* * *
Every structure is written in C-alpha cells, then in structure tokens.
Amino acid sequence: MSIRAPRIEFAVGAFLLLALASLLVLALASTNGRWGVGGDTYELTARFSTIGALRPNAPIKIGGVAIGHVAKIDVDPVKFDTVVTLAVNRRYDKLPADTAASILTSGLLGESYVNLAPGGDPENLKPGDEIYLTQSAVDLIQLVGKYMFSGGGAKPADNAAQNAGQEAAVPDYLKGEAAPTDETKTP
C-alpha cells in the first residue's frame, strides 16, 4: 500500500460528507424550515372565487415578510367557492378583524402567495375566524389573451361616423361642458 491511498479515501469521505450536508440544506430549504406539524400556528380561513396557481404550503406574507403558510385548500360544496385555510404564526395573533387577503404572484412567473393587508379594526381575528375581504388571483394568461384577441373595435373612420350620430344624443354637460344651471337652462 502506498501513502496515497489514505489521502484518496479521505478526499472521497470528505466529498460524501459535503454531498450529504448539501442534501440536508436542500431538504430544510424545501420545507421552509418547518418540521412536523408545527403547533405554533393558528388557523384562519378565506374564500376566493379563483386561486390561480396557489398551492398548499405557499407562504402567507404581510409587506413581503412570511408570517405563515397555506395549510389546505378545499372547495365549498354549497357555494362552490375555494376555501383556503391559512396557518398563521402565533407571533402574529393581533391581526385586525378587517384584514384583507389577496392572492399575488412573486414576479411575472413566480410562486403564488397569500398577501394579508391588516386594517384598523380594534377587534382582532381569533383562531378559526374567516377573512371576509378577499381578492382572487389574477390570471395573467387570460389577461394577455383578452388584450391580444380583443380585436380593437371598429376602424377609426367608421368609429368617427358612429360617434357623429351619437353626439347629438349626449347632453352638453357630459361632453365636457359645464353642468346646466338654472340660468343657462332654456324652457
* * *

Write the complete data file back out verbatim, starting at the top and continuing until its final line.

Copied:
Every structure is written in C-alpha cells, then in structure tokens.
Amino acid sequence: MSIRAPRIEFAVGAFLLLALASLLVLALASTNGRWGVGGDTYELTARFSTIGALRPNAPIKIGGVAIGHVAKIDVDPVKFDTVVTLAVNRRYDKLPADTAASILTSGLLGESYVNLAPGGDPENLKPGDEIYLTQSAVDLIQLVGKYMFSGGGAKPADNAAQNAGQEAAVPDYLKGEAAPTDETKTP
C-alpha cells in the first residue's frame, strides 16, 4: 500500500460528507424550515372565487415578510367557492378583524402567495375566524389573451361616423361642458 491511498479515501469521505450536508440544506430549504406539524400556528380561513396557481404550503406574507403558510385548500360544496385555510404564526395573533387577503404572484412567473393587508379594526381575528375581504388571483394568461384577441373595435373612420350620430344624443354637460344651471337652462 502506498501513502496515497489514505489521502484518496479521505478526499472521497470528505466529498460524501459535503454531498450529504448539501442534501440536508436542500431538504430544510424545501420545507421552509418547518418540521412536523408545527403547533405554533393558528388557523384562519378565506374564500376566493379563483386561486390561480396557489398551492398548499405557499407562504402567507404581510409587506413581503412570511408570517405563515397555506395549510389546505378545499372547495365549498354549497357555494362552490375555494376555501383556503391559512396557518398563521402565533407571533402574529393581533391581526385586525378587517384584514384583507389577496392572492399575488412573486414576479411575472413566480410562486403564488397569500398577501394579508391588516386594517384598523380594534377587534382582532381569533383562531378559526374567516377573512371576509378577499381578492382572487389574477390570471395573467387570460389577461394577455383578452388584450391580444380583443380585436380593437371598429376602424377609426367608421368609429368617427358612429360617434357623429351619437353626439347629438349626449347632453352638453357630459361632453365636457359645464353642468346646466338654472340660468343657462332654456324652457